How to format your references using the Frontiers in Molecular Biosciences citation style

This is a short guide how to format citations and the bibliography in a manuscript for Frontiers in Molecular Biosciences. For a complete guide how to prepare your manuscript refer to the journal's instructions to authors.

Using reference management software

Typically you don't format your citations and bibliography by hand. The easiest way is to use a reference manager:

PaperpileThe citation style is built in and you can choose it in Settings > Citation Style or Paperpile > Citation Style in Google Docs.
EndNoteFind the style here: output styles overview
Mendeley, Zotero, Papers, and othersThe style is either built in or you can download a CSL file that is supported by most references management programs.
BibTeXBibTeX syles are usually part of a LaTeX template. Check the instructions to authors if the publisher offers a LaTeX template for this journal.

Journal articles

Those examples are references to articles in scholarly journals and how they are supposed to appear in your bibliography.

Not all journals organize their published articles in volumes and issues, so these fields are optional. Some electronic journals do not provide a page range, but instead list an article identifier. In a case like this it's safe to use the article identifier instead of the page range.

A journal article with 1 author
Wessells, H. (2000). Another green world. There’s more to industrial waste than chimneys and slag heaps. Nature 405, 741.
A journal article with 2 authors
Türkmen, Y. E., and Aggarwal, V. K. (2014). A simpler route for making nitrogen-alkene rings. [corrected]. Science 343, 33–34.
A journal article with 3 authors
Hummer, G., Rasaiah, J. C., and Noworyta, J. P. (2001). Water conduction through the hydrophobic channel of a carbon nanotube. Nature 414, 188–190.
A journal article with 7 or more authors
McManus, J. F., Francois, R., Gherardi, J.-M., Keigwin, L. D., and Brown-Leger, S. (2004). Collapse and rapid resumption of Atlantic meridional circulation linked to deglacial climate changes. Nature 428, 834–837.

Books and book chapters

Here are examples of references for authored and edited books as well as book chapters.

An authored book
Waine, C. (2008). Obesity and Weight Management in Primary Care. Oxford, UK: Blackwell Science Ltd.
An edited book
Biehl, M., Hammer, B., Verleysen, M., and Villmann, T. eds. (2009). Similarity-Based Clustering: Recent Developments and Biomedical Applications. Berlin, Heidelberg: Springer.
A chapter in an edited book
Wang, J. M., and Zhang, G. P. (2010). “β-glucans and Arabinoxylans,” in Genetics and Improvement of Barley Malt Quality Advanced Topics in Science and Technology in China., eds. G. Zhang and C. Li (Berlin, Heidelberg: Springer), 113–142.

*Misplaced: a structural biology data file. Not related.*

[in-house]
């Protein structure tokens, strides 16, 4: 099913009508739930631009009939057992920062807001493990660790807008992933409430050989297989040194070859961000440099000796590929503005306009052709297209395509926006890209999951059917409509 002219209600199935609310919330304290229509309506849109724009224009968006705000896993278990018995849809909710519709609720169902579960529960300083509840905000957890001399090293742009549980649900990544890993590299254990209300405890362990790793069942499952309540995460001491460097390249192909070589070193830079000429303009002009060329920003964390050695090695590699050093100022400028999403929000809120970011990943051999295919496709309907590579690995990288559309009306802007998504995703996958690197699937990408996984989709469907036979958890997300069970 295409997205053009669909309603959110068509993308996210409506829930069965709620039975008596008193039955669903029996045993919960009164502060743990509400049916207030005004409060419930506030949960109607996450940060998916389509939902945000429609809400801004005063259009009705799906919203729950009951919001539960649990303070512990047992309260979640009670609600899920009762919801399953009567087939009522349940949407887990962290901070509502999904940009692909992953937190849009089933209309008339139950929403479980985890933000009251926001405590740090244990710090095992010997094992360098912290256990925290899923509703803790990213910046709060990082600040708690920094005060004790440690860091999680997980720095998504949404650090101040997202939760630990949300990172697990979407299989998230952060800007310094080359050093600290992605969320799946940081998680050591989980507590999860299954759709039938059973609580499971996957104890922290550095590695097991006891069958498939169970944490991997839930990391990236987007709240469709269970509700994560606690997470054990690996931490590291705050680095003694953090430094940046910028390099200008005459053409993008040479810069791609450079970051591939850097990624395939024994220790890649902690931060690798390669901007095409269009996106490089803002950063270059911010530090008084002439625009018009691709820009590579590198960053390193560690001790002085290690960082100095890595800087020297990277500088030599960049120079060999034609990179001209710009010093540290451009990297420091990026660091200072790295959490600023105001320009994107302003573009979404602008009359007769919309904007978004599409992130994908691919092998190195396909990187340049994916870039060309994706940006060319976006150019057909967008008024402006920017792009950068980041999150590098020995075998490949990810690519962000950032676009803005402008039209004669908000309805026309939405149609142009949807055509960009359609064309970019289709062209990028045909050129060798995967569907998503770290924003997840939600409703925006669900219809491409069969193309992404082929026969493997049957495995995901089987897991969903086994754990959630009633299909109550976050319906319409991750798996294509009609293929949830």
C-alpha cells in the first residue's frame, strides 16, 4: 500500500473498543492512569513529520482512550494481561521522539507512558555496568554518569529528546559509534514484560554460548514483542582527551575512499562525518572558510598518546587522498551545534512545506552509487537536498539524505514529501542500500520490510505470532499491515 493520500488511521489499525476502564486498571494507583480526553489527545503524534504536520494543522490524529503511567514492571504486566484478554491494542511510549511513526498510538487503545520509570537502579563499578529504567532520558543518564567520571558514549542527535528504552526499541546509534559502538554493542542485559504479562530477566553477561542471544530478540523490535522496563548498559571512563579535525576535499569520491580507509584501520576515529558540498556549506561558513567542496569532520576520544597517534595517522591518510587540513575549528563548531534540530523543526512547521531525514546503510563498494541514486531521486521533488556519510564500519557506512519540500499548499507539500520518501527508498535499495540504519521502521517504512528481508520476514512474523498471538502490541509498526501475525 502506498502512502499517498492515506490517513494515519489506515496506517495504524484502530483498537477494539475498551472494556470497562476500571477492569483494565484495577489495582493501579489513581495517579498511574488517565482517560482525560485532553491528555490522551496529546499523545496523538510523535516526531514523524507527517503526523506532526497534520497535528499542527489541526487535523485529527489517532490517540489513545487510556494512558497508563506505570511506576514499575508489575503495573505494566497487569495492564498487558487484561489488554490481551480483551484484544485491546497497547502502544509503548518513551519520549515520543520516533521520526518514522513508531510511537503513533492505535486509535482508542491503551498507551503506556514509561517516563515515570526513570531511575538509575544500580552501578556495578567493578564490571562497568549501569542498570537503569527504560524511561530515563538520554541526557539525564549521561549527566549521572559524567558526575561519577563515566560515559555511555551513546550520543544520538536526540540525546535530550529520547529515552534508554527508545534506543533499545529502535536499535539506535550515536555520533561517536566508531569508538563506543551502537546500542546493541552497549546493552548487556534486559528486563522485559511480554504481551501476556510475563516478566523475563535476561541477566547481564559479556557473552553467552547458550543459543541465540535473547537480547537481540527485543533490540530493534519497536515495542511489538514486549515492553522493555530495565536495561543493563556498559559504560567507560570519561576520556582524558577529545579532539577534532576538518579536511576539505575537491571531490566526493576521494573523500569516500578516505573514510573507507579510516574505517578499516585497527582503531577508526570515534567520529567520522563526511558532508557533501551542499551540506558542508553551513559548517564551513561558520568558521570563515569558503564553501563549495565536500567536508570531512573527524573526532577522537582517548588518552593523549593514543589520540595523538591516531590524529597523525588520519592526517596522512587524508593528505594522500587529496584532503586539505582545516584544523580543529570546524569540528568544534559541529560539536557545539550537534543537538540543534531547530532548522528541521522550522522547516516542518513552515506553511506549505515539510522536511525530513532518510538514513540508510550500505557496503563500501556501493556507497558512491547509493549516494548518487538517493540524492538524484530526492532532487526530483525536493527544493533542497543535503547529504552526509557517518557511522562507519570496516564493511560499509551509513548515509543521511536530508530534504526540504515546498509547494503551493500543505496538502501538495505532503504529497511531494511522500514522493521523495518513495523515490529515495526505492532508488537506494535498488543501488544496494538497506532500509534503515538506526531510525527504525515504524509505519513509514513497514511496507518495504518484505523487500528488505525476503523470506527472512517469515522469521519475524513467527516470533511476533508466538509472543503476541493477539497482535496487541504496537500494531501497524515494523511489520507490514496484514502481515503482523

Web sites

Sometimes references to web sites should appear directly in the text rather than in the bibliography. Refer to the Instructions to authors for Frontiers in Molecular Biosciences.

Blog post
Hale, T. (2016). Golden Curse Tablets Have Been Found In A Roman Tomb. IFLScience.

Reports

This example shows the general structure used for government reports, technical reports, and scientific reports. If you can't locate the report number then it might be better to cite the report as a book. For reports it is usually not individual people that are credited as authors, but a governmental department or agency like "U. S. Food and Drug Administration" or "National Cancer Institute".

Government report
Government Accountability Office (1987). Research Evidence Concerning Bilingual Education. Washington, DC: U.S. Government Printing Office.

Theses and dissertations

Theses including Ph.D. dissertations, Master's theses or Bachelor theses follow the basic format outlined below.

Doctoral dissertation
Norris, E. L. (2008). A depth psychological view of the Christian myth: C. G. Jung, Elizabeth Boyden Howes, and the Guild for Psychological Studies.

News paper articles

Unlike scholarly journals, news papers do not usually have a volume and issue number. Instead, the full date and page number is required for a correct reference.
New York Times article
Rothenberg, B. (2017). Bringing to Light a Seminal Figure. New York Times, SP4.

In-text citations

References should be cited in the text by name and year in parentheses:

This sentence cites one reference (Wessells, 2000).
This sentence cites two references (Wessells, 2000; Türkmen and Aggarwal, 2014).

Here are examples of in-text citations with multiple authors:

  • Two authors: (Türkmen and Aggarwal, 2014)
  • Three or more authors: (McManus et al., 2004)

About the journal

Full journal titleFrontiers in Molecular Biosciences
AbbreviationFront. Mol. Biosci.
ISSN (online)2296-889X
Scope

Other styles